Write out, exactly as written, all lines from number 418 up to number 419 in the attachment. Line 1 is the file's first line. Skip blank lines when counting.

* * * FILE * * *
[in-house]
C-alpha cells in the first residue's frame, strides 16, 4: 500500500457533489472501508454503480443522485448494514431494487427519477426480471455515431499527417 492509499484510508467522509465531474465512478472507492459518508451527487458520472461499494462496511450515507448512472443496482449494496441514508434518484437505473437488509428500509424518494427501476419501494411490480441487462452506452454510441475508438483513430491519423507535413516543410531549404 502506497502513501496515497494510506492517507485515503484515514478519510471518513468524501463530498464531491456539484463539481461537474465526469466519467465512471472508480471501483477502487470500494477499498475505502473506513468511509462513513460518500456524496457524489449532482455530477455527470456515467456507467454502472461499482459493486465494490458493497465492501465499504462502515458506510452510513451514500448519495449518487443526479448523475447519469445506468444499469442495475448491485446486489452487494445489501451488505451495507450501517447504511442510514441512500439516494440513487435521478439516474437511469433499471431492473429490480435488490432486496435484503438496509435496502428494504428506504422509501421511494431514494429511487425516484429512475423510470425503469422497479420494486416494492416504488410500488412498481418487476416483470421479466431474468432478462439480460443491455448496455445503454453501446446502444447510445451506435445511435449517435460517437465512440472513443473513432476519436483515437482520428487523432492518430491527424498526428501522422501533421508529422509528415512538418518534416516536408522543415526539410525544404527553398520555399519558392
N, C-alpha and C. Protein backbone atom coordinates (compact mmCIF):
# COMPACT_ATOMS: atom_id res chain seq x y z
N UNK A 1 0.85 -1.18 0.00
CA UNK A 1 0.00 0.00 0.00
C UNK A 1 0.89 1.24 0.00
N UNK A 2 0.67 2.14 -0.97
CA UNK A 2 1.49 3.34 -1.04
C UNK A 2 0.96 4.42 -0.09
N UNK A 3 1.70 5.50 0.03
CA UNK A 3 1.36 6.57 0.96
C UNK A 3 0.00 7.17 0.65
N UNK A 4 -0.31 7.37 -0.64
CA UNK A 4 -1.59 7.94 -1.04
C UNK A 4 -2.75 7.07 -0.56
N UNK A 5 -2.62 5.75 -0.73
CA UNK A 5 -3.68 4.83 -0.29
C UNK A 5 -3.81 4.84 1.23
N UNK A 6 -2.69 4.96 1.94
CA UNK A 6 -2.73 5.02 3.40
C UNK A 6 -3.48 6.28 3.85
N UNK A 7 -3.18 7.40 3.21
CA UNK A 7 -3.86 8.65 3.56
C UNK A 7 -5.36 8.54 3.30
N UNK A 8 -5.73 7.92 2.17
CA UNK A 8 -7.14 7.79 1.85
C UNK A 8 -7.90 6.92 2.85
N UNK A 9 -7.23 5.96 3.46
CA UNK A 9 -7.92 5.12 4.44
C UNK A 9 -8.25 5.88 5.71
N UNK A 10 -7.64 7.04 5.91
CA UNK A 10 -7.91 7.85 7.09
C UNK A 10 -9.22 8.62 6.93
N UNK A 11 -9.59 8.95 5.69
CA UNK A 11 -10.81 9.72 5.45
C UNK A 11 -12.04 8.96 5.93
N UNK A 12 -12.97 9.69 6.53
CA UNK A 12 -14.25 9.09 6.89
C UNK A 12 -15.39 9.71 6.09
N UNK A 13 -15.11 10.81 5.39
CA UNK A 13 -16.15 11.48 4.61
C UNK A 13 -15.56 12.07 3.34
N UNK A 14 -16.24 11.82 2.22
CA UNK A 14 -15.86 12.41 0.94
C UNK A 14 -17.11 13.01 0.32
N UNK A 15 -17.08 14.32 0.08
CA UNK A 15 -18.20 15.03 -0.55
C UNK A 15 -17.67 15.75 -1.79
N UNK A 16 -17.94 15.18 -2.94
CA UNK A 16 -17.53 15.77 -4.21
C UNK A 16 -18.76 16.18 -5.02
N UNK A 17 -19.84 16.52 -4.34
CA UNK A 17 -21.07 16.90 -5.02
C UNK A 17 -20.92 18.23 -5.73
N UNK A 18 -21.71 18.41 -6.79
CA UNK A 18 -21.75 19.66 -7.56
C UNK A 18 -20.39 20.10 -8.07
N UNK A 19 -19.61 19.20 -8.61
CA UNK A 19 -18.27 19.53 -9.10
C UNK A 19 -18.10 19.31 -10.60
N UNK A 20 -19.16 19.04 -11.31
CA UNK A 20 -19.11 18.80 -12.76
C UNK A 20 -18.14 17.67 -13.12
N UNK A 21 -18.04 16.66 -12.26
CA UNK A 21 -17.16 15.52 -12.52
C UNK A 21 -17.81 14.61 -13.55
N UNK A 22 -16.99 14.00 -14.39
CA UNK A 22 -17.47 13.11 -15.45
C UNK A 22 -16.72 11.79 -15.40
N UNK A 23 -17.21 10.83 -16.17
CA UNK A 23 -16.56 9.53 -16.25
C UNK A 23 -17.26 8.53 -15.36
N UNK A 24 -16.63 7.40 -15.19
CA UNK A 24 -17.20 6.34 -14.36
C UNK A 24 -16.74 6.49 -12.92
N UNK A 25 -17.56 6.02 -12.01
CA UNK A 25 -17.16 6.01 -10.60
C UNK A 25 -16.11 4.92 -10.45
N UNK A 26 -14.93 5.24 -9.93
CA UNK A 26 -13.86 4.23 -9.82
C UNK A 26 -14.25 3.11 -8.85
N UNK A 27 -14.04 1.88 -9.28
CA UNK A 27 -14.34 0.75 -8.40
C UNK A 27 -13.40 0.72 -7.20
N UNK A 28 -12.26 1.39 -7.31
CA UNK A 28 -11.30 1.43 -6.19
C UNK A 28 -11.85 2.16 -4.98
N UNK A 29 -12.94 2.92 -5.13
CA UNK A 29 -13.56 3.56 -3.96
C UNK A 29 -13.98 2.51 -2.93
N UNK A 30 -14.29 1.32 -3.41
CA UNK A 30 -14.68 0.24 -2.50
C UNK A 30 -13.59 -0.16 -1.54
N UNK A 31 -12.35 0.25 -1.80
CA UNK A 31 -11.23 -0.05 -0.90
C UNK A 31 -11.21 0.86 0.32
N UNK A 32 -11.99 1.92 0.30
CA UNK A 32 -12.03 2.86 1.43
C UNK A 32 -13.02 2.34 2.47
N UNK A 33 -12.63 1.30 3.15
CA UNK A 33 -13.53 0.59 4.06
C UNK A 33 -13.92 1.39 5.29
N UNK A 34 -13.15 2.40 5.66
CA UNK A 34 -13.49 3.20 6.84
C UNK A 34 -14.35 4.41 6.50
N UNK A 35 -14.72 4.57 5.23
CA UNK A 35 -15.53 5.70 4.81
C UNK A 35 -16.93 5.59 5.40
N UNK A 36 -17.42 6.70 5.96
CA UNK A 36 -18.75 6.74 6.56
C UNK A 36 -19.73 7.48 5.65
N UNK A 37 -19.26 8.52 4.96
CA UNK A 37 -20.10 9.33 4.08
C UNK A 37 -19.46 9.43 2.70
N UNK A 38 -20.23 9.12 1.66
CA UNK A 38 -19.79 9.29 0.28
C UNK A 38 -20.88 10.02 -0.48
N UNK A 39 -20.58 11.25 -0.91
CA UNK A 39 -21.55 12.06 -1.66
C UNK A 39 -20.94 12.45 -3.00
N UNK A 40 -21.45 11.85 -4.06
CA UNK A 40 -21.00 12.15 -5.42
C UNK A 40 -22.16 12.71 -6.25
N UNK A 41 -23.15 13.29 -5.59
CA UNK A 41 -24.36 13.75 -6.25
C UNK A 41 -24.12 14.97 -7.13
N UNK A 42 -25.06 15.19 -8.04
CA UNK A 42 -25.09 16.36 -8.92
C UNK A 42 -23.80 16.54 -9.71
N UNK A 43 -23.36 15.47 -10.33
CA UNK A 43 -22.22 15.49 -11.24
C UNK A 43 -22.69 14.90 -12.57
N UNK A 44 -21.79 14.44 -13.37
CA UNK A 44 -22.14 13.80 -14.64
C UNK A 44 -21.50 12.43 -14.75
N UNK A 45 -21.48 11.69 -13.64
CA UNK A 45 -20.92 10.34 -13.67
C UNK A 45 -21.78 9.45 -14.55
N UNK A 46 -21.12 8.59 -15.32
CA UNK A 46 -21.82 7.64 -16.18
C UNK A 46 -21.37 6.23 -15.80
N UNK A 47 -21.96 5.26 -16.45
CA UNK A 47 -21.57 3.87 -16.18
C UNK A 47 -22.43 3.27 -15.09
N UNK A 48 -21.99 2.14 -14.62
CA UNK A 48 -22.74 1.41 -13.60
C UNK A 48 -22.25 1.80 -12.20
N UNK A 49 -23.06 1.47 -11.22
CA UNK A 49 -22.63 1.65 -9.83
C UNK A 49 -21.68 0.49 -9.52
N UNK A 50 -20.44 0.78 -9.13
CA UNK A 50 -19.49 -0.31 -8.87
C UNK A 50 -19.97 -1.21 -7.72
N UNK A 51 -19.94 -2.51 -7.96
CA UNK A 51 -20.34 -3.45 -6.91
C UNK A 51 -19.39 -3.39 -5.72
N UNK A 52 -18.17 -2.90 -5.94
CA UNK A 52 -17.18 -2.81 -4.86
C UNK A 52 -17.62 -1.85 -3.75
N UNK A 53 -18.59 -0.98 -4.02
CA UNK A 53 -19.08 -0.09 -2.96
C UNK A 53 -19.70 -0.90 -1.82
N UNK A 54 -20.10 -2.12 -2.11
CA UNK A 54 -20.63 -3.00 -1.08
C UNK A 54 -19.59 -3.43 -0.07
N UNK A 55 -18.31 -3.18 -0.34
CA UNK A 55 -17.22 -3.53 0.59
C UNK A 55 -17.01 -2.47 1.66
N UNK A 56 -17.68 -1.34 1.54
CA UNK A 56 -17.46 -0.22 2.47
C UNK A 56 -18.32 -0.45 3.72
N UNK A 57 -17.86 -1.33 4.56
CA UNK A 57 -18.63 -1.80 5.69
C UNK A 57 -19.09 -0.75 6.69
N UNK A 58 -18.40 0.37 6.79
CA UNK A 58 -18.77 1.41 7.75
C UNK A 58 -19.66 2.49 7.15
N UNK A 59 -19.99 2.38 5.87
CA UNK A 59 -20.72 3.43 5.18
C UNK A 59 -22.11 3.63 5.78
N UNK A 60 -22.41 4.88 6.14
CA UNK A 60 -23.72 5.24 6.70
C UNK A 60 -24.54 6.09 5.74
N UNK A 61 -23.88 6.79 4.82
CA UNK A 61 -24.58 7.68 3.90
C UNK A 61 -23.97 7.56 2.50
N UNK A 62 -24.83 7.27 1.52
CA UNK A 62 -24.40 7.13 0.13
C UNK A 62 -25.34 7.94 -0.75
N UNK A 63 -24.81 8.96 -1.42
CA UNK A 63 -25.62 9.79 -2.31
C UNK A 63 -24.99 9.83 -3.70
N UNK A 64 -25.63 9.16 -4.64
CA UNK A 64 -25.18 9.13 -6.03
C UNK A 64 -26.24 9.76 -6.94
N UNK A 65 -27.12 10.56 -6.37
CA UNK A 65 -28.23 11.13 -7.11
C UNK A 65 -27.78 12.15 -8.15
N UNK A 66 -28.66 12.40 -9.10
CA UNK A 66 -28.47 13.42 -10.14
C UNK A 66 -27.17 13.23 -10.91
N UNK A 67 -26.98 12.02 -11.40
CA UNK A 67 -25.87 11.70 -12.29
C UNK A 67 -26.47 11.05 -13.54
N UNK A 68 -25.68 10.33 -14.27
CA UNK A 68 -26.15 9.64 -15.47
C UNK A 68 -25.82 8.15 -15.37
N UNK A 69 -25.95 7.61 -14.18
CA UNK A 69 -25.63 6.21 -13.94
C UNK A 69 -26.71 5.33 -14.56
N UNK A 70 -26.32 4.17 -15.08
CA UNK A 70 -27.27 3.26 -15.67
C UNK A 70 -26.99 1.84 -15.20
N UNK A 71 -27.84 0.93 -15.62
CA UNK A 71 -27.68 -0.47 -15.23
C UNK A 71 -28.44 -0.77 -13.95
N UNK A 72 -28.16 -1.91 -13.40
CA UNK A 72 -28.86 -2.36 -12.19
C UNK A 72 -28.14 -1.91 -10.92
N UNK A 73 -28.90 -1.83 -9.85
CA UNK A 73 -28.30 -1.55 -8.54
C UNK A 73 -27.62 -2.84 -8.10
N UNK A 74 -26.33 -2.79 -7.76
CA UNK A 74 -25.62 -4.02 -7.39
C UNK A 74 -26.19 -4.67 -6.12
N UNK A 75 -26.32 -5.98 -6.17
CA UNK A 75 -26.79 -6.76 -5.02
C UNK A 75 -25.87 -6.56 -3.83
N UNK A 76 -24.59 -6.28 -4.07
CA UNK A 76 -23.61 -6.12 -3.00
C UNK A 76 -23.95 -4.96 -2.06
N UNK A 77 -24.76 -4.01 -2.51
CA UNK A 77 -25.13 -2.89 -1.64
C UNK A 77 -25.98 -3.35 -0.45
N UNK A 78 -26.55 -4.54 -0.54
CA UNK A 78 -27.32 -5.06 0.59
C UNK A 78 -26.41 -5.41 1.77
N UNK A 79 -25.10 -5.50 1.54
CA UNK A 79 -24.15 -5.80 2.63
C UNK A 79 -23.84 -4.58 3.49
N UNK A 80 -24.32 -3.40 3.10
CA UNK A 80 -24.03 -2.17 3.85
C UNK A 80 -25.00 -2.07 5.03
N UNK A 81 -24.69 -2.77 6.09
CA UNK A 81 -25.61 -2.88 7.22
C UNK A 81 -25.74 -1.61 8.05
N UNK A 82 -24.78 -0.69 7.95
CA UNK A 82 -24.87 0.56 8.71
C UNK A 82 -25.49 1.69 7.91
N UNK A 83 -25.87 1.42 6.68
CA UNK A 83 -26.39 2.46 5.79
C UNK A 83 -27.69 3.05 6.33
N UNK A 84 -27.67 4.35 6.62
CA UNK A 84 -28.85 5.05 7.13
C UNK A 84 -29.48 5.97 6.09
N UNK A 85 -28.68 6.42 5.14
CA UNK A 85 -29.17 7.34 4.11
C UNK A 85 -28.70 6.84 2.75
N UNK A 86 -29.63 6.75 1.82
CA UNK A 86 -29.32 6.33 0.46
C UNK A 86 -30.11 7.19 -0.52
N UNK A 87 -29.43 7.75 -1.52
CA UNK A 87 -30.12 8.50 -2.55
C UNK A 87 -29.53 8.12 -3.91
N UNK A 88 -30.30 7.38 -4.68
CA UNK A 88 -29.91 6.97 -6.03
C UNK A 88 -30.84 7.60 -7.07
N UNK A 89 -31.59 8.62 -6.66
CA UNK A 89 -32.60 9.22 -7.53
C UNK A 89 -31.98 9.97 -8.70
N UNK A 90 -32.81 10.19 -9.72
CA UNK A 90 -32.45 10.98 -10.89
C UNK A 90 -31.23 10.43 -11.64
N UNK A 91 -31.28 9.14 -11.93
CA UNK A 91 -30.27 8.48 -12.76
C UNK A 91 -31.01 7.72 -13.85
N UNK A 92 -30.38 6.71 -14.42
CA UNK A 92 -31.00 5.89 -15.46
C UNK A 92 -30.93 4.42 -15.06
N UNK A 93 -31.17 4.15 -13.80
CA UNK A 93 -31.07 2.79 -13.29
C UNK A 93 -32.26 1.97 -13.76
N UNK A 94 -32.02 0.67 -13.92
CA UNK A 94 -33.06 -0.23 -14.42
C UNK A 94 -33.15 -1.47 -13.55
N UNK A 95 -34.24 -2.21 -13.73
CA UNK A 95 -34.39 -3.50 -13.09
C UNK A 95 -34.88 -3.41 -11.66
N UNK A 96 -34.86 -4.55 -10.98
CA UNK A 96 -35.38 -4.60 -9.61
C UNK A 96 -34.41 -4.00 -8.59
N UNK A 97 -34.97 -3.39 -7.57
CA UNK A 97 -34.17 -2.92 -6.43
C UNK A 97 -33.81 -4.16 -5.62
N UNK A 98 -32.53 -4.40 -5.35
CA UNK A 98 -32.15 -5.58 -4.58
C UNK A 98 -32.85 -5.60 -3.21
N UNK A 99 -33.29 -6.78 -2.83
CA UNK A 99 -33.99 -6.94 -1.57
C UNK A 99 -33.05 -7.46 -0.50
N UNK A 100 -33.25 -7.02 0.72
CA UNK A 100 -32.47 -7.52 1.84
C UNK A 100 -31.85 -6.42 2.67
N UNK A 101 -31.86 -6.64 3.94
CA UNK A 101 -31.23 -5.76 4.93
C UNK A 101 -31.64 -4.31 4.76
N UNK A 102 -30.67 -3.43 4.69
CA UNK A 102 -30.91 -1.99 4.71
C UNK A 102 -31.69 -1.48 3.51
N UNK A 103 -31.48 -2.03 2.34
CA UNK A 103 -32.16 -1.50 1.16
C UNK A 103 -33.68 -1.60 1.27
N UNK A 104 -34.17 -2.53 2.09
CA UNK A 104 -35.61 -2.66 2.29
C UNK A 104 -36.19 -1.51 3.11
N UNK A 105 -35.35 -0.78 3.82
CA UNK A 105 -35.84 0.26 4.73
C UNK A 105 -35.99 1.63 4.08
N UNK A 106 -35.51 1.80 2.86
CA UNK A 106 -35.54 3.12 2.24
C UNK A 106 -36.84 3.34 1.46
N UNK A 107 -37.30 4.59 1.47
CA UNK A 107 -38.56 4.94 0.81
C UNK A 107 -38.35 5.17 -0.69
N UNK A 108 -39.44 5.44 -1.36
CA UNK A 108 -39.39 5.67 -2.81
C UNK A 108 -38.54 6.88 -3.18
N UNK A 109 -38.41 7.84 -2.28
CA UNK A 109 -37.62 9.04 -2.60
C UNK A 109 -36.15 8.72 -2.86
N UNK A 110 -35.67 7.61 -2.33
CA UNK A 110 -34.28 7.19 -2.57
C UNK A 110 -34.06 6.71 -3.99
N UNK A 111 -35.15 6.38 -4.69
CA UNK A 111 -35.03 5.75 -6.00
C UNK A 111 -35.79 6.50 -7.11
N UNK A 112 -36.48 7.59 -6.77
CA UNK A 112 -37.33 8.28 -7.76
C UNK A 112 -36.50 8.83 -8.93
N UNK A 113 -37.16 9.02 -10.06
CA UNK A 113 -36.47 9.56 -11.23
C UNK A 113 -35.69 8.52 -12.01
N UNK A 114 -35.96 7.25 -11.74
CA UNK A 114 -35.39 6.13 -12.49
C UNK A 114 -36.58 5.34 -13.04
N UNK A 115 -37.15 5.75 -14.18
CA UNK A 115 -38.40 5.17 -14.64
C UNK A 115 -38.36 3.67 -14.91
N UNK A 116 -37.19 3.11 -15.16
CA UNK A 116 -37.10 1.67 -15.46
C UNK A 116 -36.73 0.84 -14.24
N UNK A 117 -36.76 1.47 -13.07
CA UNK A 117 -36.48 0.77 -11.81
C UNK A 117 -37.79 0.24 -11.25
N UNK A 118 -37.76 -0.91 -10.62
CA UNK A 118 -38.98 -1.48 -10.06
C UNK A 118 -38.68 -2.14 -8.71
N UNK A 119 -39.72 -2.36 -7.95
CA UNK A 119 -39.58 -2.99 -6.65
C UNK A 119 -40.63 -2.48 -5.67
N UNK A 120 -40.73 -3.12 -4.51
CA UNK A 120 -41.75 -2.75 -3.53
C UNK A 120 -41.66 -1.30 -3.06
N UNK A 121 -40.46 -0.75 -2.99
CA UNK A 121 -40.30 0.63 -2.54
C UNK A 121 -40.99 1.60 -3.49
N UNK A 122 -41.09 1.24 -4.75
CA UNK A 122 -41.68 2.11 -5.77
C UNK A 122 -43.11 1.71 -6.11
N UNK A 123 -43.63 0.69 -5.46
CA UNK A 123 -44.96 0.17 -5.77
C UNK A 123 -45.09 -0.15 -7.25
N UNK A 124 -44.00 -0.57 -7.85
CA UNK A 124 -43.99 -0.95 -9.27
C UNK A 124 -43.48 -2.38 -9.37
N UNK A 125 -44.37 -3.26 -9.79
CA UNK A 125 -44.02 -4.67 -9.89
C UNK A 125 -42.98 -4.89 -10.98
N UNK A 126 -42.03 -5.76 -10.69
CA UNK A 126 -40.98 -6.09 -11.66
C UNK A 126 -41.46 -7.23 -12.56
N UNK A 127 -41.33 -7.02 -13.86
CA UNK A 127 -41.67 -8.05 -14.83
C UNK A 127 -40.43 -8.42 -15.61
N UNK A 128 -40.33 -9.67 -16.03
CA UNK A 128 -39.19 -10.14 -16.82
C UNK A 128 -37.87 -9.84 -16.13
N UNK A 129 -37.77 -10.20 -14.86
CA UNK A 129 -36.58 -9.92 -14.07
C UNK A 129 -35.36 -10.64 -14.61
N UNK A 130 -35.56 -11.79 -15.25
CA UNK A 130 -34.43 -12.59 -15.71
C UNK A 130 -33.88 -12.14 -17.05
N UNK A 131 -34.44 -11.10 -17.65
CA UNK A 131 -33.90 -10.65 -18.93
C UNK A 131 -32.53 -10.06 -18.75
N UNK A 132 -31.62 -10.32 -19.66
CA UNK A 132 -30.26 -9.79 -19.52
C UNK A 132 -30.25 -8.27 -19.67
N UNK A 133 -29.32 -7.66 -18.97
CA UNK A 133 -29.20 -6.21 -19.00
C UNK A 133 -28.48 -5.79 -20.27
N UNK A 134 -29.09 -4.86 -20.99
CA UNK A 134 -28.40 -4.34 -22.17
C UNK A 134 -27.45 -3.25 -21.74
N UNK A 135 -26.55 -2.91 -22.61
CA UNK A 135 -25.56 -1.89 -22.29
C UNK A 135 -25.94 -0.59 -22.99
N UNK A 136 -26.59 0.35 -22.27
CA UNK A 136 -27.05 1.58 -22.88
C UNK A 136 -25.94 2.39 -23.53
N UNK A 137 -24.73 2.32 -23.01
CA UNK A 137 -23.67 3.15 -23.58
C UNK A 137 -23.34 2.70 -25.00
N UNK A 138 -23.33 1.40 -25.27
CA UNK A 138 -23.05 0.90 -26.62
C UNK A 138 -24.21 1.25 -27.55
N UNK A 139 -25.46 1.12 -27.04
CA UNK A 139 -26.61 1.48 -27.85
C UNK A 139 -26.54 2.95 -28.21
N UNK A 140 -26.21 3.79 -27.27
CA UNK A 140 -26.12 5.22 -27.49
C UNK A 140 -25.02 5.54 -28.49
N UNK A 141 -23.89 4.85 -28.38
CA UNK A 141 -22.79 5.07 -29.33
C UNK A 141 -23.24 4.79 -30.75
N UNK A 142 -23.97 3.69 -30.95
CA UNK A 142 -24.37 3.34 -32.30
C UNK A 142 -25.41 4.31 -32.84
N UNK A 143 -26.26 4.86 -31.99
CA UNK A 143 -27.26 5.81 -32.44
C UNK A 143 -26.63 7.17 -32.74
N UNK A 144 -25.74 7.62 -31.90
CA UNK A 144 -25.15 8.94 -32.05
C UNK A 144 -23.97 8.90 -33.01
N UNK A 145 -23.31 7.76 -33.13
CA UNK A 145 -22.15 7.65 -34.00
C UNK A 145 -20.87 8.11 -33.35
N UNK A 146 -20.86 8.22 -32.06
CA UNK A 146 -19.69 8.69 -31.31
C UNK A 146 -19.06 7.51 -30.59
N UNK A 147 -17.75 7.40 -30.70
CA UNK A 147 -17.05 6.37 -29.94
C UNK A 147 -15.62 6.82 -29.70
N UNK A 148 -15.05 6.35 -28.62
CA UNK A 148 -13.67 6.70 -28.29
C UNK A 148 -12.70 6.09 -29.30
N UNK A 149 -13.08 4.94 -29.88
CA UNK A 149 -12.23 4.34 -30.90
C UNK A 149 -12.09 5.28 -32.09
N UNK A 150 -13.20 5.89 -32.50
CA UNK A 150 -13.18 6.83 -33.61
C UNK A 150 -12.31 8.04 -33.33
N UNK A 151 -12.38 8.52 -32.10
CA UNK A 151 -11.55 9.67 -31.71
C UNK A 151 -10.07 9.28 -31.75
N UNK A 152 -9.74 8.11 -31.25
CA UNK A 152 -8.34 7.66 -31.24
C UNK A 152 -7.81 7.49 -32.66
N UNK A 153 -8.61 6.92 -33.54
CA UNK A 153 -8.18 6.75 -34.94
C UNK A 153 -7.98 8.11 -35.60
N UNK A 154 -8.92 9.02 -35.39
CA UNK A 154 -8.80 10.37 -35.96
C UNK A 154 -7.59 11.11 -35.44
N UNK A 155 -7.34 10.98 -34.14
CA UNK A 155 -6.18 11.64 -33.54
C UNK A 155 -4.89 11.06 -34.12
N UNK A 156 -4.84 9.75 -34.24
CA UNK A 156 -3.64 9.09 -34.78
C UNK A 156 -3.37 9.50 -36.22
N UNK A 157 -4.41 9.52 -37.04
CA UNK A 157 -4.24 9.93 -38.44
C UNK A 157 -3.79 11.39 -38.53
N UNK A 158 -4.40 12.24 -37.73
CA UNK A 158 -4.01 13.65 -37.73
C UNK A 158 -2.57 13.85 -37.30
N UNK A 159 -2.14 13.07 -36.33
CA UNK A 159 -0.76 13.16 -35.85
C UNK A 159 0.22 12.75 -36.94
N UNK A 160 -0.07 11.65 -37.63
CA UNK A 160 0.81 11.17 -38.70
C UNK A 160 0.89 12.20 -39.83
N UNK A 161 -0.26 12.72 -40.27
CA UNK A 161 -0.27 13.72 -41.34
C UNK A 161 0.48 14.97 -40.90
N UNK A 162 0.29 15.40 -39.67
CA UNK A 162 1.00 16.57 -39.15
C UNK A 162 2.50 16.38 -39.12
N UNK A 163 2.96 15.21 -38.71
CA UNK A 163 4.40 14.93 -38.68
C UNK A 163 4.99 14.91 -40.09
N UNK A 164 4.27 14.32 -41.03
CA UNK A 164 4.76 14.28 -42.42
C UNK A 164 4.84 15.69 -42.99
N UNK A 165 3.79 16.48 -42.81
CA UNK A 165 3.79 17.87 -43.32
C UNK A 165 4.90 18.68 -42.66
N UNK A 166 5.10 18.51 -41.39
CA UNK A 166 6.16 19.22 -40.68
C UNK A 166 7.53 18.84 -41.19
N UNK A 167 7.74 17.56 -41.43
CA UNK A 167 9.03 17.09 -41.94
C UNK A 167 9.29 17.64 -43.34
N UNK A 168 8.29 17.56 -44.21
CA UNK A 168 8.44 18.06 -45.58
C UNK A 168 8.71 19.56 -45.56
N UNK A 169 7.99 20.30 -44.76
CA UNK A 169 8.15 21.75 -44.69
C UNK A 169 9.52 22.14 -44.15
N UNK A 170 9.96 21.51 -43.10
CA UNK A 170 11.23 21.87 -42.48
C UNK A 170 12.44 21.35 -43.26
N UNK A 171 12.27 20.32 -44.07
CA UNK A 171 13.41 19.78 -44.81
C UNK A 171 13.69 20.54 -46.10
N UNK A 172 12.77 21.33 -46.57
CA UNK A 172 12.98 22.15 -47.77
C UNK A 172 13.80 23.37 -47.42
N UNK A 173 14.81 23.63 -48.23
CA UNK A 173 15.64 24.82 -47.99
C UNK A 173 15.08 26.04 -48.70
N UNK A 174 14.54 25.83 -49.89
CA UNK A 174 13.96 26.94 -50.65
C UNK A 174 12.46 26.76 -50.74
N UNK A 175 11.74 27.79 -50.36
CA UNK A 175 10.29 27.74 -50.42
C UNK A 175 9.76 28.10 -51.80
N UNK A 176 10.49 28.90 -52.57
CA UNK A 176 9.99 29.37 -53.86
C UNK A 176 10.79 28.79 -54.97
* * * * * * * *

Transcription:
C UNK A 138 -24.21 1.25 -27.55
N UNK A 139 -25.46 1.12 -27.04